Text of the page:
Tinted windows are popular nowadays, but the legal tinting limit varies from jurisdiction-to-jurisdiction. This article will discuss how the tinting laws vary, so you can stay compliant and safe on the road – no matter where you’re going!
Is Window Tinting Legal?
Window tinting has become a popular style for many drivers. While some do it for the sleek look, others have window tinting for other safety benefits including:
- Protection from the sun
- Keeping cool
- Reduced risk of shatter, and;
- Increased lifespan of upholstery.
While it offers health benefits, many wonder how safe it really is—and how legal.
Car tinting can reduce pedestrian safety. Drivers can keep pedestrian’s safe by making eye contact to communicate when they are going to proceed. But, car tinting prevents that ability for pedestrians to see the driver. Car tinting obstructs view from officials, pedestrians and other drivers which can increase the number of car accidents. A 2013 survey showed that more than 10 percent of drivers had illegal window tints – which exceeded the maximum percent of tint as mandated by their state.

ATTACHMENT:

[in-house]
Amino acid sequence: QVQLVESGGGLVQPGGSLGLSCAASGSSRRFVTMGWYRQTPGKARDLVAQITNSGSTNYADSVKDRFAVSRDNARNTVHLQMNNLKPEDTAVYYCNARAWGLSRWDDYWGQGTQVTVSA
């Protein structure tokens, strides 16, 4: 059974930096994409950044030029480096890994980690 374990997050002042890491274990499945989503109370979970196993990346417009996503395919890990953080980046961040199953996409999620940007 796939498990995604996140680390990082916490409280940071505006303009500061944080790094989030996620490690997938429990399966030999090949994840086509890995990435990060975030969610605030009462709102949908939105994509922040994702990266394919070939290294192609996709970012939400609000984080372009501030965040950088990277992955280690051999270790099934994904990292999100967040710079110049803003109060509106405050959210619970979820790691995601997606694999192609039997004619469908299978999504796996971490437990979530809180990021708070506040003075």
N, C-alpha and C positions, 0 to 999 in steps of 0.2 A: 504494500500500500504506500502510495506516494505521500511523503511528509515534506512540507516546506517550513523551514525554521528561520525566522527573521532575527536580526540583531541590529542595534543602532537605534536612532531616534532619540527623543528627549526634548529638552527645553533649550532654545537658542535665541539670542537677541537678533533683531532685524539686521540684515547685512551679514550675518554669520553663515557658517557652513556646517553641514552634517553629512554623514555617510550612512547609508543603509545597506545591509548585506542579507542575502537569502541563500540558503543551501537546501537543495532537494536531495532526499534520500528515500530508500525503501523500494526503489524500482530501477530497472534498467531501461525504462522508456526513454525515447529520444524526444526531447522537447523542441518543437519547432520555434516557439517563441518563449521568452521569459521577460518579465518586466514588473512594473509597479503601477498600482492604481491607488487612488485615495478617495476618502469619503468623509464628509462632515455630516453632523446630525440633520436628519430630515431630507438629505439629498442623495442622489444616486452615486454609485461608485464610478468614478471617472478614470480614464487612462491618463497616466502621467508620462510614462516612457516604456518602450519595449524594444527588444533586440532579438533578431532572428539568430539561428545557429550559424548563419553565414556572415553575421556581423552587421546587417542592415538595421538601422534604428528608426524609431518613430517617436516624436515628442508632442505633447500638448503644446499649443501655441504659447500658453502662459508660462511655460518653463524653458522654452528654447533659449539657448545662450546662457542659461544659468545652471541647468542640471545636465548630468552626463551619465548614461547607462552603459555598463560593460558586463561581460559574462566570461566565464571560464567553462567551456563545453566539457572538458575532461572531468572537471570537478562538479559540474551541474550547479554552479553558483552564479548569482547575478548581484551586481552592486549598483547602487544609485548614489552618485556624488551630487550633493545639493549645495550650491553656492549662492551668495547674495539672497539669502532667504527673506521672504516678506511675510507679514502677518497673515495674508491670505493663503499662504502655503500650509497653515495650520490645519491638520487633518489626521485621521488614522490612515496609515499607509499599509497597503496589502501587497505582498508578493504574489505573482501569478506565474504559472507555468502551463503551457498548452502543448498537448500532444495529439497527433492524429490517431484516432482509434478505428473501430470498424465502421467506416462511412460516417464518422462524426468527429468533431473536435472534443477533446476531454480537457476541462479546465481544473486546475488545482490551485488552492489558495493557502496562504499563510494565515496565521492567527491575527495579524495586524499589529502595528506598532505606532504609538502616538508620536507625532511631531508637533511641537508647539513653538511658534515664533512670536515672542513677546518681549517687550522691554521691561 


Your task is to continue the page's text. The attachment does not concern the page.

Know Your State Laws for Window Tinting
Every state’s legal requirement for window tinting varies, so it’s important to be mindful and knowledgeable about your state’s legal limit if you want your window’s tinted (or they already are). These restrictions cover:
- Front side windows
- Back side windows
- Rear windows
- Reflectivity, and other restrictions.
You can check your state’s requirements here. For example, if you’re a California driver, red, amber and blue window tint is not allowed, and dual side mirrors are required for back tintd windows. If you’re a Florida driver, dual side mirrors are required for back tinted windows, an in addition, may not be any more than 25% reflective.
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